Remember, Gamification is about creating a gaming experience for students and a big part of this is language. In my class, students earn experience points (XP) as well as earn extra points (Award XP) for bonus tasks. We don’t use the term points because in our game you earn XP. The biggest change, as well as mindset shift, is how students earn XP. In a traditional grading system, students start with 100% and their grade slowly lowers as more assignments are added and the overall average keeps changing. This is not how games work. In a game, you start with 0 XP and as you successfully accomplish tasks you earn more XP and increase your level. This means that on day one, all my students start with a 0% (an F grade), until they start earning XP. This is a huge shock for students at first, but quickly they start to realize that in this system, we only focus on improvement and growth. No matter how poorly a student does on an assignment, since they are earning some points, their grade will increase. No longer do they see a lowered grade due to less mastery than expected; they simply did not raise their level as much as they could have if they mastered the tasked better. The key is to continually remind students AND parents about the philosophy behind this system.

The best part about Gamification is that you get to be creative and have fun! If this seems overwhelming, start small with game based activities and then work up to incorporating these ideas. You will see more motivated and engaged students as well as a renewed energy in your own teaching.


Share your thoughts and classroom experiences in the comments below!

Staff Meetings Should Be Differentiated Too!



Occasionally, I have the opportunity to go to a conference and every time I am reminded why I like them. Conferences allow you to personalize your professional development by providing lots of choice. As educators, we are taught/reminded/told of the importance of meeting the needs of all our learners (advanced, struggling, language learners, unmotivated, etc.) and one of the best ways to do this is to differentiate our lessons. We all know the “cookie-cutter,” “one size fits all” lesson design is not effective at reaching all student nor is it effective at helping students master the 4C’s. Conferences, differentiate to their “students” (the participants) and provide lots of options, each session, because they know it is the best way to make the conference as meaningful as possible for everyone. School sites, however, struggle with this idea.

Why is it that we believe in differentiation when it comes to students but when we hold staff meetings and other PD we resort to “one size fits all?” Somehow, we believe that the professional learning and growth of adults is different than it is for children? I would argue that all educators have experienced, at least once, going to a meeting where they either mastered the task in the first five minutes, left still unsure of what they were supposed to do, or felt the hour was very productive and learned a lot. Our students have the same reaction when they experience a “one size fits all” lesson because it can’t reach everyone. Our staff meetings and PD should be differentiated too!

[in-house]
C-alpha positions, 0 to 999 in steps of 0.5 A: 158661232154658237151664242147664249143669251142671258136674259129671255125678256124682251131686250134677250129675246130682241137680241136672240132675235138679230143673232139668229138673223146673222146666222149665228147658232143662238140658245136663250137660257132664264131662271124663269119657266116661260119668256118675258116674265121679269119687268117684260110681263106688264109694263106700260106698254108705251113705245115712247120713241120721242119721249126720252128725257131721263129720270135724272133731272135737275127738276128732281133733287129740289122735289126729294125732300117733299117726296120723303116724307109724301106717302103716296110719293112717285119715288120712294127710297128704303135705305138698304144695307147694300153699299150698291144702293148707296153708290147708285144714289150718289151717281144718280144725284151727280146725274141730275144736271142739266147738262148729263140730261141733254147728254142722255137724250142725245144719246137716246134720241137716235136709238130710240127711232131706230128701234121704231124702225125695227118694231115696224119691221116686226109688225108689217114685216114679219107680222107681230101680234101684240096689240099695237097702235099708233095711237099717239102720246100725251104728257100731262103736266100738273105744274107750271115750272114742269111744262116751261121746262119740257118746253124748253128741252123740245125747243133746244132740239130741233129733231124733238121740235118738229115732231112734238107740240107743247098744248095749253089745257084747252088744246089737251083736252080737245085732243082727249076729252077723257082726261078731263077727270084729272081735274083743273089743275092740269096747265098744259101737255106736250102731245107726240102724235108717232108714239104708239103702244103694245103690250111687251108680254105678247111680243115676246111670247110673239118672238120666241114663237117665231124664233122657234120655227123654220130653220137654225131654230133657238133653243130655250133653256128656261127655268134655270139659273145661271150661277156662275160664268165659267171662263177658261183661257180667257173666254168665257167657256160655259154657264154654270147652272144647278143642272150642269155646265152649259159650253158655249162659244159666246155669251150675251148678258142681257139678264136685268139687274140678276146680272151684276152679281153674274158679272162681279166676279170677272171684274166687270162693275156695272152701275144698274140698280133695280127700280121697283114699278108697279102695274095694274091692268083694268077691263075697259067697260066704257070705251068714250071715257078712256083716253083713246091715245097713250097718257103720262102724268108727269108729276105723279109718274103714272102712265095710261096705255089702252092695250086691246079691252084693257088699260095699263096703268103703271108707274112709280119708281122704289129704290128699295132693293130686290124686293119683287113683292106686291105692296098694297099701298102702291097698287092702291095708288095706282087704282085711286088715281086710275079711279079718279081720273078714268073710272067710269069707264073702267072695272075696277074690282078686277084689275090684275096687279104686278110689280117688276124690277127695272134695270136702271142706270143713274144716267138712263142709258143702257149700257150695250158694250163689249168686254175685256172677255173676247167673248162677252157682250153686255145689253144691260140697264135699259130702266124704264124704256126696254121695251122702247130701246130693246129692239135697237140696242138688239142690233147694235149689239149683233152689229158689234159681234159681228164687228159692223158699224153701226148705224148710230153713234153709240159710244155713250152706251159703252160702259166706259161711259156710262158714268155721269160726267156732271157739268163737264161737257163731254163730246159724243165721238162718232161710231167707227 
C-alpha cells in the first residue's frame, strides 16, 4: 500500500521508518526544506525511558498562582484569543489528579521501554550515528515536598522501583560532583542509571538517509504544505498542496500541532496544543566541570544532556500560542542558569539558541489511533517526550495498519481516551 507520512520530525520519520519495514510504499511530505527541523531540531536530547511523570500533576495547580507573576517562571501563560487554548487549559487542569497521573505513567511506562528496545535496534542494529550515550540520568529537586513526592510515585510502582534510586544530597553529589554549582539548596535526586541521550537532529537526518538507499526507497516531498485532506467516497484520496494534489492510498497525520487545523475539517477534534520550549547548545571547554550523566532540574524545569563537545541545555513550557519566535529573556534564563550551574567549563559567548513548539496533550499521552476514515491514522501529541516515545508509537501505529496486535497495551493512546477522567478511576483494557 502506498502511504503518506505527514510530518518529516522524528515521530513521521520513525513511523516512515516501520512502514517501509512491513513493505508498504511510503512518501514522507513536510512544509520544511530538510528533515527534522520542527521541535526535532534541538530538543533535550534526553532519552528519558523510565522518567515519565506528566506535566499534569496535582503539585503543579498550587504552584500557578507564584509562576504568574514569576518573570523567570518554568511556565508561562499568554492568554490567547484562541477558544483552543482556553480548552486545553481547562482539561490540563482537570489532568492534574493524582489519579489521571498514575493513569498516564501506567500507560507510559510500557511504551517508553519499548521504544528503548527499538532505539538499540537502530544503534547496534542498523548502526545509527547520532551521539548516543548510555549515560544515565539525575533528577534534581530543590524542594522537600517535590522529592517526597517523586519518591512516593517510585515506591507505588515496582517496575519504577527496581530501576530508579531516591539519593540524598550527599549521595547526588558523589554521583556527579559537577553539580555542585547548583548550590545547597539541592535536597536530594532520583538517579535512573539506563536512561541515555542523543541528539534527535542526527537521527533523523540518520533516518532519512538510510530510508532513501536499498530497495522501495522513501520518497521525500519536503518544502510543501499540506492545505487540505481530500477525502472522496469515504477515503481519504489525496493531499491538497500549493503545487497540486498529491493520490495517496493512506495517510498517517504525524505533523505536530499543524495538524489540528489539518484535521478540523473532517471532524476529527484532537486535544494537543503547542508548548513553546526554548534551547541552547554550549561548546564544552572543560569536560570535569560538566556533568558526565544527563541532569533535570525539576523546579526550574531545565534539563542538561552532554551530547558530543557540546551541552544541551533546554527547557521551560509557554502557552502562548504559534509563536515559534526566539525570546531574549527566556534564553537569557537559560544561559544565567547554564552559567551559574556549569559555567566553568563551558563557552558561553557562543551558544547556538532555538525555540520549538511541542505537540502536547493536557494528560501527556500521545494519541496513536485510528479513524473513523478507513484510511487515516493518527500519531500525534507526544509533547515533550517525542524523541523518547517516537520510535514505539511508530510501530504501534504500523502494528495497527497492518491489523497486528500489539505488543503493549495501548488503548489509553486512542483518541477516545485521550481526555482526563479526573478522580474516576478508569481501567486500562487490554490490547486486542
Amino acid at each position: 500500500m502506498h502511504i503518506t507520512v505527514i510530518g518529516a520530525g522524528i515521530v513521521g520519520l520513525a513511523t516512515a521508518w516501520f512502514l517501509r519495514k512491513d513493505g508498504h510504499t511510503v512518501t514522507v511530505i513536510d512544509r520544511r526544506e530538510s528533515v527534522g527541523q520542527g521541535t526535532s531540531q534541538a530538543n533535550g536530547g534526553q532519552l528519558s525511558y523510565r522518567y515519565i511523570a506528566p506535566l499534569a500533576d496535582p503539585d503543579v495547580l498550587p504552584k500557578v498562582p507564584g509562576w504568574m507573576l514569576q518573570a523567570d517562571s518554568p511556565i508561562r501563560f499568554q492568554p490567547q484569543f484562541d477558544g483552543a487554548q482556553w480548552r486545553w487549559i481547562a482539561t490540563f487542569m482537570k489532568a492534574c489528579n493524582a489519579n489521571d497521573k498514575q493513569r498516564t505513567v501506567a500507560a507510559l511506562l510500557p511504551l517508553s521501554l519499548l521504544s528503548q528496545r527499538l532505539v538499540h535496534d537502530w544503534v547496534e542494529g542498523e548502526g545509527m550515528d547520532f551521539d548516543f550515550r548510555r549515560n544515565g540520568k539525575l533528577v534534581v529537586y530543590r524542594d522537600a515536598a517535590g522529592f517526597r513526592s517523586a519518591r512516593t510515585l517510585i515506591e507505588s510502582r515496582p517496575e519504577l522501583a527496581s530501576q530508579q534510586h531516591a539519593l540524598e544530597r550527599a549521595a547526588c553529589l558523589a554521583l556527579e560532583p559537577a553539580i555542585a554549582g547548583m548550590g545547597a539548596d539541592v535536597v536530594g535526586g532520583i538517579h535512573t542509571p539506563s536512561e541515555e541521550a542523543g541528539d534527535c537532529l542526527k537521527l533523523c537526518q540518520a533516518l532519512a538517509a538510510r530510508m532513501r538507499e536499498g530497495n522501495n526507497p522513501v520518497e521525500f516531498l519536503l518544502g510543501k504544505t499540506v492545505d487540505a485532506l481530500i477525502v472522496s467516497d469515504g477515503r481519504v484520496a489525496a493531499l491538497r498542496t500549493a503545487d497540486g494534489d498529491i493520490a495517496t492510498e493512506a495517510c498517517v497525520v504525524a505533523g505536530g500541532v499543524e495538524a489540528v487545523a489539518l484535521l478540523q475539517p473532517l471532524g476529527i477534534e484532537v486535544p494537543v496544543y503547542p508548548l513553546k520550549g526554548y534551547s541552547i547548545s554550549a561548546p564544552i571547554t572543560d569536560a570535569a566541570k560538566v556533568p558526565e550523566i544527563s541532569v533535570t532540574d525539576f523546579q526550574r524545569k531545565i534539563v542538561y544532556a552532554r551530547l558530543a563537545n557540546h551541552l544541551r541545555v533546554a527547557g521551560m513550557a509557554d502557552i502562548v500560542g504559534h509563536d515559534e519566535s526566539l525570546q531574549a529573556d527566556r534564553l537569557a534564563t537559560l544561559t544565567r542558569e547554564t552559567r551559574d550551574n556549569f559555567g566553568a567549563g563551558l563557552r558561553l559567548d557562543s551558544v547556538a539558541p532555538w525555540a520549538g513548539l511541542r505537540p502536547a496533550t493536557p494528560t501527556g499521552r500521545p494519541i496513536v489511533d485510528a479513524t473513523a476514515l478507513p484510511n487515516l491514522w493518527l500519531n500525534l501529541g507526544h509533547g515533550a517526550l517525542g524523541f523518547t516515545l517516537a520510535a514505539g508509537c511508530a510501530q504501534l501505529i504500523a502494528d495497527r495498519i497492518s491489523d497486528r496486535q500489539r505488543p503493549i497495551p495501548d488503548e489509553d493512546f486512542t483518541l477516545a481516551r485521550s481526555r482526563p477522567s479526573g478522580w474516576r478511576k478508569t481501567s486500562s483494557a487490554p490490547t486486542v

Here are some ways that we can differentiate staff meetings/PD:

  1. Let’s start to give options for educators. Provide the resources for all the sessions but hold two or more topics during the meeting time and let participants choose which is more pertinent to them.
  2. Have teachers run staff meetings. Just like the value we see with students teaching students, why not have teachers teaching teachers.
  3. Send out a “pre-assessment” of what will be covered at the meeting. If the educator “mastered” the task, either have the next step for them at the meeting or let them use that meeting time for something else they need to work on.
  4. Ask for feedback! Let your participants help guide the development of the PD from which they are supposed to benefit. While there are lots of things to help make us better educators, a glimpse into what participants believe they need will help make the PD more purposeful.
  5. Always strive for good teaching. Staff meetings and PD are like class lessons, model effective teaching strategies during these meetings. If it not something we should see happen in a classroom it also doesn’t belong in the staff meeting.

All educators want to get better at their craft and they know that professional development is a great resource. Let’s make those mandatory meetings and trainings not feel mandatory. Taking a spin from Dave Burgess’ quote from Teach Like a Pirate: if staff meetings were optional, would you be speaking to an empty room?